By Rachel Bloom, Advocacy Coordinator, ACLU Racial Justice Program
If you have ever registered individuals to vote, you've likely had people tell you that they'd like to register but can't because they were incarcerated. As I travel the country educating Americans about felony disfranchisement, I can't tell you the amount of times folks have said this to me. I listen, ask them where they live, and, in many instances, I get to give them the good news that they are eligible to vote.
When I was in Mississippi, a state that permanently disfranchises individuals convicted of certain crimes from voting, I started talking with a woman who told me her two sons could never vote again. After getting some additional information from her, I told her that, in fact, her two sons were eligible to vote. She grabbed my hand and began to cry.
It's no surprise that people are confused — every state has a different policy regarding the voter eligibility of people convicted of crimes. In two states—Maine and Vermont—you never lose the right to vote. On the opposite end of the spectrum are Kentucky and Virginia, the two states that still bar all individuals with felony convictions from voting unless the governor personally restores their right to vote. In between is every possible mix of state law.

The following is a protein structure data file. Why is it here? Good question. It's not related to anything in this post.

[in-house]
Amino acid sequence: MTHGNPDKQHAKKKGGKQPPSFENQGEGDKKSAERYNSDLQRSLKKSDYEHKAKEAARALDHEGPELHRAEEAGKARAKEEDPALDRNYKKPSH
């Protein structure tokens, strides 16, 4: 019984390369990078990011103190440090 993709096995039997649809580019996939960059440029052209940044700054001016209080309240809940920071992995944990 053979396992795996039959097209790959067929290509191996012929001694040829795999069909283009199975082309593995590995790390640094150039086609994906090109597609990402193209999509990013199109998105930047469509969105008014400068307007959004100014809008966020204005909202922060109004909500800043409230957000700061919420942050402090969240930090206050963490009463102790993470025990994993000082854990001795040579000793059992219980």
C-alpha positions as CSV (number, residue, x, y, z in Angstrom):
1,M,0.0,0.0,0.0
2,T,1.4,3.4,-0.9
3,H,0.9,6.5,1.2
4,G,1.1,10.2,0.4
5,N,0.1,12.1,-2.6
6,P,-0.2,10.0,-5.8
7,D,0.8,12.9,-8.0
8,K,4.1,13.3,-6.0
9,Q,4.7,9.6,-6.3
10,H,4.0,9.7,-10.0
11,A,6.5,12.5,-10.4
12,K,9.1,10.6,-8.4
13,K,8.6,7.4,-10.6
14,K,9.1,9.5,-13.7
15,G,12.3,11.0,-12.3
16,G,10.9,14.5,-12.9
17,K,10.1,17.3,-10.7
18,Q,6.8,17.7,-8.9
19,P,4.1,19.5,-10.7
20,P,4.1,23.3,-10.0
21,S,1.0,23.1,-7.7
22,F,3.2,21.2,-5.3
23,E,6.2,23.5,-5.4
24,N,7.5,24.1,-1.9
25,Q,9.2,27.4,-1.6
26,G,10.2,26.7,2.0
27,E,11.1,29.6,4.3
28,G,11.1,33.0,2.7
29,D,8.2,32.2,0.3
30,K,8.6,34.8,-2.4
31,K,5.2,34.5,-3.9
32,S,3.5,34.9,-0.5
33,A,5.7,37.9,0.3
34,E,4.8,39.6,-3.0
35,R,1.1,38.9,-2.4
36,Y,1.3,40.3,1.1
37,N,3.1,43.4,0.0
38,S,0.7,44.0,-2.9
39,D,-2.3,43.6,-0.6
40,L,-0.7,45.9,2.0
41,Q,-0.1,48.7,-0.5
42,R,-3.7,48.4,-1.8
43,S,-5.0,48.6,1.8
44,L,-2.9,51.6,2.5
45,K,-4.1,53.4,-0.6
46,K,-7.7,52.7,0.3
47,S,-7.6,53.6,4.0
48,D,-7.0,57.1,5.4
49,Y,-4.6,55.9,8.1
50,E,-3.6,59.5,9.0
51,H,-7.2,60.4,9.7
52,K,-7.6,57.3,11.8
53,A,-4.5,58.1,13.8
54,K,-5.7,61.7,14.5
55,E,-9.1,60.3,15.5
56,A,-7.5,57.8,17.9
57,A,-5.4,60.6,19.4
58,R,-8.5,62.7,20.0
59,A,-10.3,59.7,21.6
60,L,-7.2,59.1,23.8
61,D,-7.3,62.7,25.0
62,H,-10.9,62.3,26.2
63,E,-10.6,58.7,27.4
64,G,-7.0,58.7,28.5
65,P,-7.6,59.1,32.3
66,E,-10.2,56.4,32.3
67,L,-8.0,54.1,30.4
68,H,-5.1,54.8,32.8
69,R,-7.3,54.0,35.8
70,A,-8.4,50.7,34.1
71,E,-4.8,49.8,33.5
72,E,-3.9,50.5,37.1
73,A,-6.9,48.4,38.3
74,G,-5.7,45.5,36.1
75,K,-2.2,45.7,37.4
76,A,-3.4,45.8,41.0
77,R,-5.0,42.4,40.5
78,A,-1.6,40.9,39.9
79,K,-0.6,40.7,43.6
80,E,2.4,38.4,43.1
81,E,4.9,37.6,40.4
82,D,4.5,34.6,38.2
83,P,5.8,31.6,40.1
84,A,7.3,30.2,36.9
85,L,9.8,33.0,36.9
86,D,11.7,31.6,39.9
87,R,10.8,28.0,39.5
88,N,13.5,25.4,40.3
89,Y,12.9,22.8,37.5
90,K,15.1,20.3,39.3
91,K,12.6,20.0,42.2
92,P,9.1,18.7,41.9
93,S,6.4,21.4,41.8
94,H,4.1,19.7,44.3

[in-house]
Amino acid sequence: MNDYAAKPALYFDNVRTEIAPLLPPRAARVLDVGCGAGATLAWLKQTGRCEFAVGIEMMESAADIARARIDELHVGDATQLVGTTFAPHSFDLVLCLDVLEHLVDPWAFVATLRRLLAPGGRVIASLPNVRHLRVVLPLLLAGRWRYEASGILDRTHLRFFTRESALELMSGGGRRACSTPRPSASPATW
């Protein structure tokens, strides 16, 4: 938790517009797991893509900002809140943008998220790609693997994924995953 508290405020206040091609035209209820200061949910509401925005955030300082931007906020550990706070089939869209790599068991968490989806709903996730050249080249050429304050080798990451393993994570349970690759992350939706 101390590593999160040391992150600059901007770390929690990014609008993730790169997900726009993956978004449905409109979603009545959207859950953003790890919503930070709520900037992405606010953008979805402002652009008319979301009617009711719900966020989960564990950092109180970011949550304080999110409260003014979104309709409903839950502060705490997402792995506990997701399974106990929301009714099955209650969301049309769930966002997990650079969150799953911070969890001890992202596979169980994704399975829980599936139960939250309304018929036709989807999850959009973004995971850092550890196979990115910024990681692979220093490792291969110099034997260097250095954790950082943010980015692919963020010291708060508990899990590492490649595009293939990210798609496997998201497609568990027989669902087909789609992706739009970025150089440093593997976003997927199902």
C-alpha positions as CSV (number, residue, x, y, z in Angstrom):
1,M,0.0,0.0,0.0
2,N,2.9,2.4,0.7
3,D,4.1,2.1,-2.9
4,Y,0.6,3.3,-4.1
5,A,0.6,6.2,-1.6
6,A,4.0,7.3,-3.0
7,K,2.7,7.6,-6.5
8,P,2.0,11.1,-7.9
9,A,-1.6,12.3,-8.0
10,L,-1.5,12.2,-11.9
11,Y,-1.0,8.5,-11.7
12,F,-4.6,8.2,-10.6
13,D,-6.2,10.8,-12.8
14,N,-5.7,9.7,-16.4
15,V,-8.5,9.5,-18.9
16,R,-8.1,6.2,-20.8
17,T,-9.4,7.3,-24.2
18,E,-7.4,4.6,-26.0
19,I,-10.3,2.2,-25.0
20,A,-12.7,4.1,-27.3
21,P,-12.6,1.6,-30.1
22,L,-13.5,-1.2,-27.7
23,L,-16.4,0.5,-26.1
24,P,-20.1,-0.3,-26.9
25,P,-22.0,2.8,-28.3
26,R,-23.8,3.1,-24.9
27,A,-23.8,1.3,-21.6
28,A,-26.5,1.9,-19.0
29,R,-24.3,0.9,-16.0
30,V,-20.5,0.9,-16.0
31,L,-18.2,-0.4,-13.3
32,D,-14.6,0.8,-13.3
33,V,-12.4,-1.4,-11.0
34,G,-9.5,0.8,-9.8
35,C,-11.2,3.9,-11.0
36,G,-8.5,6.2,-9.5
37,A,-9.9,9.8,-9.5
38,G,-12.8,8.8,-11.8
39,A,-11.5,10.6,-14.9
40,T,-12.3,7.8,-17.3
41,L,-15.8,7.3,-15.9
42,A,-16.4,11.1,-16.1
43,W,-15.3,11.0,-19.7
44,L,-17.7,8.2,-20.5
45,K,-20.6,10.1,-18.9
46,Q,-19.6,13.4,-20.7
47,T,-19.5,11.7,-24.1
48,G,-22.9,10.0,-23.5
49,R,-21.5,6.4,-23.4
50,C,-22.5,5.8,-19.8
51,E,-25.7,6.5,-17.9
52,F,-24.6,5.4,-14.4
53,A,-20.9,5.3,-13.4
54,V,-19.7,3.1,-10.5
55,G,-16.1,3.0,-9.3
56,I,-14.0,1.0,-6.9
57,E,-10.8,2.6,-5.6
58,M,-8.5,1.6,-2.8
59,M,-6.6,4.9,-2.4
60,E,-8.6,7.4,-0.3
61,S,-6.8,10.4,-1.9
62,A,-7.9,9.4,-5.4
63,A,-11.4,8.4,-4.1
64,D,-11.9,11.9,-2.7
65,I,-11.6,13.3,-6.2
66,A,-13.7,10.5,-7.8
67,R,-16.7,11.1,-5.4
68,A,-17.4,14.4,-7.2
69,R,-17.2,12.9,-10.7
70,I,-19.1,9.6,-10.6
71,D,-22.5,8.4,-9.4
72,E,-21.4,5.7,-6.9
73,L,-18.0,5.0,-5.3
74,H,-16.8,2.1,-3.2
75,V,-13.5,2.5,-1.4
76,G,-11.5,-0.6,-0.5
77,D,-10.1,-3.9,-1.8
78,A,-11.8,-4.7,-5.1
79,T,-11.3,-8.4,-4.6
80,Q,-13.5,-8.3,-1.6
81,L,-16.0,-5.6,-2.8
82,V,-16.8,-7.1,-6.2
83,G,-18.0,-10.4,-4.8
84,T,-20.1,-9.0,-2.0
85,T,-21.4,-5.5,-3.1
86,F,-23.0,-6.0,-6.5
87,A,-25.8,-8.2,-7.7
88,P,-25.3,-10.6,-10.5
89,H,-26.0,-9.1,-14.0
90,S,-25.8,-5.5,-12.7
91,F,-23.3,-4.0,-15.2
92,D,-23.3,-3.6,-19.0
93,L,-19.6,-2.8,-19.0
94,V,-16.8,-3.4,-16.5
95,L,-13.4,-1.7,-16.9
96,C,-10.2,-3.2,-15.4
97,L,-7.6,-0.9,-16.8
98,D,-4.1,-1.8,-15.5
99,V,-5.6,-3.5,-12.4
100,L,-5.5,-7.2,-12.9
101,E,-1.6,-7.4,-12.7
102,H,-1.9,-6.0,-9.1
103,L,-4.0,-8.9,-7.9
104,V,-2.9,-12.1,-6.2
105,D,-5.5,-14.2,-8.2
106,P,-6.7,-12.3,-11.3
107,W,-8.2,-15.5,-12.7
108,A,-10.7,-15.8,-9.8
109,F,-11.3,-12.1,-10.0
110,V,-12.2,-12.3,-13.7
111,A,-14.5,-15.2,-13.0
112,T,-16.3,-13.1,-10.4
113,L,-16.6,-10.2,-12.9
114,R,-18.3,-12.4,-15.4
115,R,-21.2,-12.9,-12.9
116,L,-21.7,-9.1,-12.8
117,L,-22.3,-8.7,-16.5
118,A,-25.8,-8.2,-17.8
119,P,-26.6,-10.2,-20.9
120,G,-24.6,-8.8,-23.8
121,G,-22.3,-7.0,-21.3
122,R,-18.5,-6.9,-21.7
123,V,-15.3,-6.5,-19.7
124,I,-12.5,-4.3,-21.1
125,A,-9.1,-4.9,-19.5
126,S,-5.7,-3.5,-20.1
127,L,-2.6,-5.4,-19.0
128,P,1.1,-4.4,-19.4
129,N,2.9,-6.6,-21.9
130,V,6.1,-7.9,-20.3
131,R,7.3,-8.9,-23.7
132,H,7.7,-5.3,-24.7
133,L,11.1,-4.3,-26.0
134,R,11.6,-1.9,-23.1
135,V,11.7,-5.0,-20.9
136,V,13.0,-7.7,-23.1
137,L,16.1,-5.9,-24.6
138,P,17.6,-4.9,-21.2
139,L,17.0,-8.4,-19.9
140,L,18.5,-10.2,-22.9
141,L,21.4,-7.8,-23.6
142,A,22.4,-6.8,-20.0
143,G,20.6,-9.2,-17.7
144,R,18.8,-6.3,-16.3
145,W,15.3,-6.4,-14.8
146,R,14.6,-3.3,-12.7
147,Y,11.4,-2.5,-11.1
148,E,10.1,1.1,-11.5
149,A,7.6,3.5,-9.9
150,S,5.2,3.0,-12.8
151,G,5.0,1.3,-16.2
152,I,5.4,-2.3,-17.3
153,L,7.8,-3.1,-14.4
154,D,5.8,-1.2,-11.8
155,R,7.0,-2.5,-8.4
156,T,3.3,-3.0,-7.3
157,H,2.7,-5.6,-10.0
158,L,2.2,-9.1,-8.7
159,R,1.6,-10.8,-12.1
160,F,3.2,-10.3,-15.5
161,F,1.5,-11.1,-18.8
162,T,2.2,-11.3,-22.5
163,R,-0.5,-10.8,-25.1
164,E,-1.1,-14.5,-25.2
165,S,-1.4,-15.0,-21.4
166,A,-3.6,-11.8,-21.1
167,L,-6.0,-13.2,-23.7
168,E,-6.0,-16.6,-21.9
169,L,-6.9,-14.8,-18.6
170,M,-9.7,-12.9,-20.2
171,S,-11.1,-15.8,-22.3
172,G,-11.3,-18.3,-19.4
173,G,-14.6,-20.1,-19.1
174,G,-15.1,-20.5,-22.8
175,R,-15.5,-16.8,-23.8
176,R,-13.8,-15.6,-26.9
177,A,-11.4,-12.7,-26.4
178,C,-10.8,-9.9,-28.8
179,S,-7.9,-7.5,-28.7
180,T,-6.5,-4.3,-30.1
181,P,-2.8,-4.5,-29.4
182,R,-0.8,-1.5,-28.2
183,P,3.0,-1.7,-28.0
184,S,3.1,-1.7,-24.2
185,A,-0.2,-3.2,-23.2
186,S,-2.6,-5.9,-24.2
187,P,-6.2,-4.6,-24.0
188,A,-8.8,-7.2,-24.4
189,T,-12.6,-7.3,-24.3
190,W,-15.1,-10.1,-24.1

Because these laws are so varied and complicated, the elections officials charged with implementing them on the ground are confused as well. We've interviewed elections officials in over 15 states, and in state after state, local elections officials keep getting things wrong.
We've also discovered that voter registration forms don't always offer a clear and concise answer on eligibility. In 33 states and the District of Columbia, voter registration forms have inaccurate, incomplete and confusing information about registering to vote with a criminal conviction. In four cases, the forms have no information whatsoever. When you consider the fact that 47 million Americans have criminal records, the magnitude of the problem rises.
Some days I get to give out exciting information, but sometimes the news isn't so good. Just the other day a man in Oklahoma registered to vote after his sentence was suspended because no one ever bothered to tell him that the couldn't. Now the state wants to prosecute him for voter fraud. How is it that we've turned wanting to cast a ballot into a crime?